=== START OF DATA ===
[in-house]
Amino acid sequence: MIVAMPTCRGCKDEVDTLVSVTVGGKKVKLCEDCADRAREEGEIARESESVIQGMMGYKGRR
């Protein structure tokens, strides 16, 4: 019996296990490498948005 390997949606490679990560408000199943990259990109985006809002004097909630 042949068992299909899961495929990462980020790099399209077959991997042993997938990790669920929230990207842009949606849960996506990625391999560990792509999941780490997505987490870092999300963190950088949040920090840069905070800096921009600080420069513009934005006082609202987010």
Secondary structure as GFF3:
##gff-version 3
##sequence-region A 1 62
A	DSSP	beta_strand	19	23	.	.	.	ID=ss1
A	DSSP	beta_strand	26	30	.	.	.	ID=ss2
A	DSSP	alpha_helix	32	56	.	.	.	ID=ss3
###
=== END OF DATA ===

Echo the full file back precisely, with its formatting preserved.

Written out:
[in-house]
Amino acid sequence: MIVAMPTCRGCKDEVDTLVSVTVGGKKVKLCEDCADRAREEGEIARESESVIQGMMGYKGRR
């Protein structure tokens, strides 16, 4: 019996296990490498948005 390997949606490679990560408000199943990259990109985006809002004097909630 042949068992299909899961495929990462980020790099399209077959991997042993997938990790669920929230990207842009949606849960996506990625391999560990792509999941780490997505987490870092999300963190950088949040920090840069905070800096921009600080420069513009934005006082609202987010």
Secondary structure as GFF3:
##gff-version 3
##sequence-region A 1 62
A	DSSP	beta_strand	19	23	.	.	.	ID=ss1
A	DSSP	beta_strand	26	30	.	.	.	ID=ss2
A	DSSP	alpha_helix	32	56	.	.	.	ID=ss3
###